It might not look like it, but I’ve actually been a busy bee around this place. When I actually faced the fact that I now had a wiki waiting to be filled, I felt a bit intimidated and knew I had to get more organized or I’d put off doing anything. But I knew I wouldn’t be able to prioritize my projects because I never can, so I decided to take a clue from Barbara Sher and rotate through them rapidly, picking a project for each area of interest and assigning an area or two to each day of the week: religion and the website on Sunday, philosophy on Monday, social science on Tuesday, arts on Wednesday, STEM on Thursday, people on Friday, and life maintenance on Saturday. I’m holding this schedule loosely, since life will interfere with it often and I’ll also want or need to work on some projects more than one day a week.
The first set of projects was to update the section introductions I carried over from a much older version of the site. So far I’ve done philosophy, social science, the arts, the blog (which has some more details on why I added a wiki), and life maintenance. I’m working on STEM, and I haven’t touched religion, weirdness, or the general site intro yet. Sometime I want to rewrite them all, but for now I just needed to stop them from being so out of date.
For the rest of my projects, to make sure I’m spending my time on things I really care about, I’m partly guiding myself with the question of what I would work on if I only had six months to live and partly with the question of what I need to do to prepare for later projects. So for religion I’m mainly finishing God’s Words in Human Words by Kenton Sparks and reading Paul and the Faithfulness of God by NT Wright for a discussion group; for philosophy I’m reading Epistemology: A Contemporary Introduction by Robert Audi; for social science, Solving the Puzzle of Procrastination by Thomas Pychyl; for the arts, I’m doing various drawing exercises, which I will post on DeviantArt; for STEM, reading Math Matters by Suzanne Chapin and Art Johnson. So far I’ve been refreshing myself on my previous work on those projects, reorganizing it for my current work, reading, writing a tiny bit, and being sidetracked by life, but I’m hoping to start posting my notes and reflections on some of these books in the next couple of weeks. My people Fridays are mainly for catching up on emails and other social media, visiting people, generally hanging out, etc.; and my life maintenance Saturdays are for taking care of life maintenance tasks that I can put off till then.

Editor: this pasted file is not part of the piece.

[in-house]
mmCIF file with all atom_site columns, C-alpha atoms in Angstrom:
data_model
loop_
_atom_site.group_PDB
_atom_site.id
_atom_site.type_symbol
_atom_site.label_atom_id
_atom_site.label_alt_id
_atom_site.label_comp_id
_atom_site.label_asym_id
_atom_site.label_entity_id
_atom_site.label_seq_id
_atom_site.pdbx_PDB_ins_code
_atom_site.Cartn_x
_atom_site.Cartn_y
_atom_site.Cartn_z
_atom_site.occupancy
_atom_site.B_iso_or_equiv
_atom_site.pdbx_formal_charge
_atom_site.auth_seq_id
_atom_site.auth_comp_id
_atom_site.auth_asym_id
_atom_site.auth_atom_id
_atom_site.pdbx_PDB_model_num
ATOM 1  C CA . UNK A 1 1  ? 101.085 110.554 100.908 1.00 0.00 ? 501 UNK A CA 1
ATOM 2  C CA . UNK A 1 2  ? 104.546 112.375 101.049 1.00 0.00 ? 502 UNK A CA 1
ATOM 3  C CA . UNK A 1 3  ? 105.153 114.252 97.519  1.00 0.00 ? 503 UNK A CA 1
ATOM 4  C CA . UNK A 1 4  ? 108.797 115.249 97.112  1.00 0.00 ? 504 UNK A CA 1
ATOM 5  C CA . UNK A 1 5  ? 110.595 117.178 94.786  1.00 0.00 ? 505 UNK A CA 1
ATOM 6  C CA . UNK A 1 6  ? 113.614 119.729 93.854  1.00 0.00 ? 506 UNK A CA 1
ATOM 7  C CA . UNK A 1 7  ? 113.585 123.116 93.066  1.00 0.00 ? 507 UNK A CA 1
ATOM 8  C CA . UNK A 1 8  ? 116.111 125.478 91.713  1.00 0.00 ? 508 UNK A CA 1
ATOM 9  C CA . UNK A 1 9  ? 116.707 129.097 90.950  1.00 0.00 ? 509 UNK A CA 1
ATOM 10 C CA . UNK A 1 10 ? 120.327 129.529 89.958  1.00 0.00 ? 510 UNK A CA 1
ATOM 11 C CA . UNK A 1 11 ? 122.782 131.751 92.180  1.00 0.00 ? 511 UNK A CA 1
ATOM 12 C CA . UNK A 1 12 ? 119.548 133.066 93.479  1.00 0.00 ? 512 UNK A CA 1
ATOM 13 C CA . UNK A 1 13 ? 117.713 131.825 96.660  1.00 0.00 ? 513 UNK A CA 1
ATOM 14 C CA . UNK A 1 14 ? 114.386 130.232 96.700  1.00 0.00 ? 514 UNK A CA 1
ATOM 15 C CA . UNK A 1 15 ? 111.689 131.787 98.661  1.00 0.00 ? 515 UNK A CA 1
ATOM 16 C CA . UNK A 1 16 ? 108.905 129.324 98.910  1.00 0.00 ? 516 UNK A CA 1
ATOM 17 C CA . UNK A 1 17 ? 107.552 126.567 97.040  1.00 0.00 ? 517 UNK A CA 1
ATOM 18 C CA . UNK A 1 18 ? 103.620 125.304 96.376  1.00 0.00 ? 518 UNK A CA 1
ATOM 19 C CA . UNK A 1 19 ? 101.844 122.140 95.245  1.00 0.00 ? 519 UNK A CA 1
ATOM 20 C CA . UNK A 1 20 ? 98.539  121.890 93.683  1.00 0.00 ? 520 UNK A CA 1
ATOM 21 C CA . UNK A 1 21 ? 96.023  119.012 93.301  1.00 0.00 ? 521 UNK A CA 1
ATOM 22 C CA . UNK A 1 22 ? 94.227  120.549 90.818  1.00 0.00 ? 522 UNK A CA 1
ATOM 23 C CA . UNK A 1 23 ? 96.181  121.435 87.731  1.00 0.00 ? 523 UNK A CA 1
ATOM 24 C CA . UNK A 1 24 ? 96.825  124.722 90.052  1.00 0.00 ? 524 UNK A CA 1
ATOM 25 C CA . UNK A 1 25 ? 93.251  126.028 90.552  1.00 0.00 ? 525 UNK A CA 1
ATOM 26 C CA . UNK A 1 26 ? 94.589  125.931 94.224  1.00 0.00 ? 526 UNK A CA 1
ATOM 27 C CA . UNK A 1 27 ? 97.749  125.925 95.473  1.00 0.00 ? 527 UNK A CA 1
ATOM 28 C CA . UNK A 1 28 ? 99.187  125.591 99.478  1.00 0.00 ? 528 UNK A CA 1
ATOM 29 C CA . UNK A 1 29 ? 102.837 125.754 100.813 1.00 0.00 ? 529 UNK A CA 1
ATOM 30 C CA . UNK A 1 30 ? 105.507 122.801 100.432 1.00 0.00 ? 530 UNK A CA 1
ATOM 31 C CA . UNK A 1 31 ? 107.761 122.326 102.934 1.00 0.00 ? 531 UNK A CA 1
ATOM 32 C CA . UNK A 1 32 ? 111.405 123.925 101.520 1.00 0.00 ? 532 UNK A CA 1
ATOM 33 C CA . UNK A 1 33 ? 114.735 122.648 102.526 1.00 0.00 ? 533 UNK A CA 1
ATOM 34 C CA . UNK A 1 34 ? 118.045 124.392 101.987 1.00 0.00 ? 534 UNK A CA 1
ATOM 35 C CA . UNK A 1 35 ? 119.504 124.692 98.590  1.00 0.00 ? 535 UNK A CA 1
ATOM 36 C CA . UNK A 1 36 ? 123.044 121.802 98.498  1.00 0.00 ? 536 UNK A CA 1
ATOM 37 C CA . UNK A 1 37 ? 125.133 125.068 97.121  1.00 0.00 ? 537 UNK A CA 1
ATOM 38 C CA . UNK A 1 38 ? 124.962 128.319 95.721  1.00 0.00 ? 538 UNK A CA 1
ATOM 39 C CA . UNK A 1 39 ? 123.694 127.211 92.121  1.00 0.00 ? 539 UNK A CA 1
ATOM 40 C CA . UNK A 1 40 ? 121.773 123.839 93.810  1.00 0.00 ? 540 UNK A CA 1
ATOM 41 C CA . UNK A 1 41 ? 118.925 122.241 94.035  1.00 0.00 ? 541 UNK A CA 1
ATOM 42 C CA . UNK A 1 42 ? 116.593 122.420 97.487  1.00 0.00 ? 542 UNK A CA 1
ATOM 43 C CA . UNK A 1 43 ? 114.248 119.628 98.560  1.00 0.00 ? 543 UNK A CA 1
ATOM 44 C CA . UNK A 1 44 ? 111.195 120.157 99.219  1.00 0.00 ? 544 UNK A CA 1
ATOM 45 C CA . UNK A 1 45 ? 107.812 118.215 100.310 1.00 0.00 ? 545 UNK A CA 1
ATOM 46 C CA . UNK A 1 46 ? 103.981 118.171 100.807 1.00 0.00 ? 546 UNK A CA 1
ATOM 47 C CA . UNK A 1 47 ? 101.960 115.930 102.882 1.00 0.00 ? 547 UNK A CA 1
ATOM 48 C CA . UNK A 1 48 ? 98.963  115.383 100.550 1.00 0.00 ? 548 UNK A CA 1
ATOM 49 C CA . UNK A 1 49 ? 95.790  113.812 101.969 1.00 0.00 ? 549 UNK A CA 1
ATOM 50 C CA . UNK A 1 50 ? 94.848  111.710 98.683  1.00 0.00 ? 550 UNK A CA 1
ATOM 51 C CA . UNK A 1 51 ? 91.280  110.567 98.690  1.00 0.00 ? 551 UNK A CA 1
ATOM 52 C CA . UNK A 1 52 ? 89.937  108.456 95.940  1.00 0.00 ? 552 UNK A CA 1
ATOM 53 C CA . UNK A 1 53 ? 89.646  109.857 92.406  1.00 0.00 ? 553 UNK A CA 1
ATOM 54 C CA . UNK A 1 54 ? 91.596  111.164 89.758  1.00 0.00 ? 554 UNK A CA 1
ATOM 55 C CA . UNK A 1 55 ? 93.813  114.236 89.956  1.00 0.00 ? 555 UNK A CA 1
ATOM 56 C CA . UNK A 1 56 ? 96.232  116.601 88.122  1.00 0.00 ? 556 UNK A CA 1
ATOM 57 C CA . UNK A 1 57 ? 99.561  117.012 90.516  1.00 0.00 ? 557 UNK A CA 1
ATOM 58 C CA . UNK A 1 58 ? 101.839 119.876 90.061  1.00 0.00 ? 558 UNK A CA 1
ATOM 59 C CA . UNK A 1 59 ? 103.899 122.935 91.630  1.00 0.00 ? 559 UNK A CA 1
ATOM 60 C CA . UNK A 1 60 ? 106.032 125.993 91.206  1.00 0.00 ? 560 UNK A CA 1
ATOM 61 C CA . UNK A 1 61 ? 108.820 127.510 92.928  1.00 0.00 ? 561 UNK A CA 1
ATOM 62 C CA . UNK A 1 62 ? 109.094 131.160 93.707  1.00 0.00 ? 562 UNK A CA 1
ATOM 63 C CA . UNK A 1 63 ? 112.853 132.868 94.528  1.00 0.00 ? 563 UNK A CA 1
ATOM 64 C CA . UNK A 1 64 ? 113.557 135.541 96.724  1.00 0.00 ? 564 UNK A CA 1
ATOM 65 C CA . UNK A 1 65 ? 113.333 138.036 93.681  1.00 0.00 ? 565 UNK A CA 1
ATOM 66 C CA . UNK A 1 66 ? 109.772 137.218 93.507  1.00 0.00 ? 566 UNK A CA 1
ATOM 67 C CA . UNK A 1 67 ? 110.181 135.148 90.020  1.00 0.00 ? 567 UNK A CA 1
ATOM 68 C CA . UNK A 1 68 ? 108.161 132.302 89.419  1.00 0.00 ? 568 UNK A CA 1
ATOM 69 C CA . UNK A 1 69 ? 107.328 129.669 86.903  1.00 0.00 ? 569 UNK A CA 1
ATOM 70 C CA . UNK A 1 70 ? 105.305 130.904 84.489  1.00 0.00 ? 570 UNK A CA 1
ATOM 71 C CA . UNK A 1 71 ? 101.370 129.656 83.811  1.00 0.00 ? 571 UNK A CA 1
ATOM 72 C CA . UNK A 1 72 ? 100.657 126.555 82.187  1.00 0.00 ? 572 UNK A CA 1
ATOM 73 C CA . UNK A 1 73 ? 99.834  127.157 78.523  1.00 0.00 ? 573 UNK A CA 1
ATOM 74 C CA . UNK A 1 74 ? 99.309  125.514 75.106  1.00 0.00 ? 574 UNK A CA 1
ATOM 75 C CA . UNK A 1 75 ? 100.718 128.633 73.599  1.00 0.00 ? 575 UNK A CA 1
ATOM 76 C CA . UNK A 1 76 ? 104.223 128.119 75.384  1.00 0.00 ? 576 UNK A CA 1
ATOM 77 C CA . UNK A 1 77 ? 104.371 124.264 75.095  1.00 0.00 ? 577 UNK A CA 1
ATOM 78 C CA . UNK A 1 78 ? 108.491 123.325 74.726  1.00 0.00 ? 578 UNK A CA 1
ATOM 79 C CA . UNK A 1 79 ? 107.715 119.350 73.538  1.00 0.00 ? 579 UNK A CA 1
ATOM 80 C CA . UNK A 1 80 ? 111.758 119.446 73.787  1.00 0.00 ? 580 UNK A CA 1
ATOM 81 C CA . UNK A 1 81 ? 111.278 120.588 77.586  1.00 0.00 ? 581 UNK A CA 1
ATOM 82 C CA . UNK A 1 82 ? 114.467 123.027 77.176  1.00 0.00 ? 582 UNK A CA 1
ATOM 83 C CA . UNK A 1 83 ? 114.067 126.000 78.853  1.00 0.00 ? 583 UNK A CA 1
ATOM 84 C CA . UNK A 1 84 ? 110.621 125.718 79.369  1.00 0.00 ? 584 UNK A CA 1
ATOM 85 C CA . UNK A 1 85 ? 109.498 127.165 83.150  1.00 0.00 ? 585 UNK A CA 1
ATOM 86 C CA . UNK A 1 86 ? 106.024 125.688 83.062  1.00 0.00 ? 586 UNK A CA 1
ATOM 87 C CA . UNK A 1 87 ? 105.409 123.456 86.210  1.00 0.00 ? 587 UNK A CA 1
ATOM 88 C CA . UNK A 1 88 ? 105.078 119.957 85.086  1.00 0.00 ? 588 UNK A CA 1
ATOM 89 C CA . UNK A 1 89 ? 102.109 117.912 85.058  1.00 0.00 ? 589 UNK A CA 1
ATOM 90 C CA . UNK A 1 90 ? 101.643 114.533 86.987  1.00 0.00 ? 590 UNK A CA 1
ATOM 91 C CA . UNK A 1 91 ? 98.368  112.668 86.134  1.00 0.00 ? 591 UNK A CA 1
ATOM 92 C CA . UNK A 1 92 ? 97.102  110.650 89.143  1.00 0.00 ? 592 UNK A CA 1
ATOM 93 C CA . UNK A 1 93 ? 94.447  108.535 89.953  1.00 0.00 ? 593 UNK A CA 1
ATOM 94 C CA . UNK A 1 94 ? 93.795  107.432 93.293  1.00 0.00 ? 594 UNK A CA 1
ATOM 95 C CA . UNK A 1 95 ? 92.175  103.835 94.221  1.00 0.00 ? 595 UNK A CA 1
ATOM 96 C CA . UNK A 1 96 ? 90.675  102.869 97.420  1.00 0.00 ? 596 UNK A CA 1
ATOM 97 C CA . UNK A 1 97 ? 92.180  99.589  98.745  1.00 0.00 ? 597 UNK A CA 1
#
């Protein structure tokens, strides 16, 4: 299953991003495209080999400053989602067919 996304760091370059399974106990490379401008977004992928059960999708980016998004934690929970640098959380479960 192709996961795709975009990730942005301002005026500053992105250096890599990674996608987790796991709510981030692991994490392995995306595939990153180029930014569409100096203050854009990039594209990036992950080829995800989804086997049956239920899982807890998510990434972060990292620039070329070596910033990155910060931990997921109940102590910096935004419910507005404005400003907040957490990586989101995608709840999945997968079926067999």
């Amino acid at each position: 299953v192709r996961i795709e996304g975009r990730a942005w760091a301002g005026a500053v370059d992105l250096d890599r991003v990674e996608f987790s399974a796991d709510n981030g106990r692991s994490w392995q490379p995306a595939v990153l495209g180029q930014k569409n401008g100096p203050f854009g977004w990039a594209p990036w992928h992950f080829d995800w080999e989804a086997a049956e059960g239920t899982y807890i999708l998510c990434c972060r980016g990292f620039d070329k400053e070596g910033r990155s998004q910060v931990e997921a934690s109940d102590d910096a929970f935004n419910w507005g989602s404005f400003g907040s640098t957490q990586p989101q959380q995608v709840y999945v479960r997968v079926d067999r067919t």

Dividing up my time this way has put me on friendlier terms with time in general. Each day I know I have things to look forward to because I’ve scheduled activities I deeply care about, and that motivates me to impose more structure on my life so I’ll have the time and energy to do them. I’m getting to bed earlier (a major predictor of how well I’ll use my time overall), arriving places on time more often, and using my free time better. I’ll write about this more on the wiki sometime.
Ways to keep up with my site: If you want to see what changed between versions of a wiki article, click the “View history” link at the top of the page, select the radio buttons next to the versions you want to compare, and click the “Compare selected revisions” button. If you want a feed for changes to an article, go to the “View history” page for the article and you’ll see the Atom link in the sidebar; or for changes to the whole wiki, click on the “Recent changes” link in the sidebar and grab the Atom link on that page. If you want a feed for the blog, click the “Subscribe in a reader” link on this page; or to get an email when I post to the blog, put your email address in the form under that link.
Other worthwhile things that’ve been going on: On May 16 I drove down to Champaign to hang out with my family over the weekend and watch my brother graduate with his PhD in educational research methods. The next weekend I helped two different friends move. And last week I attended a worship team meeting and a churchwide barbecue for our music minister, who we’re having to let go after 19 years because we no longer have the money to pay him. It softens the blow to know that he and his family will still be around as long as they can, and I was happy to see them at church today.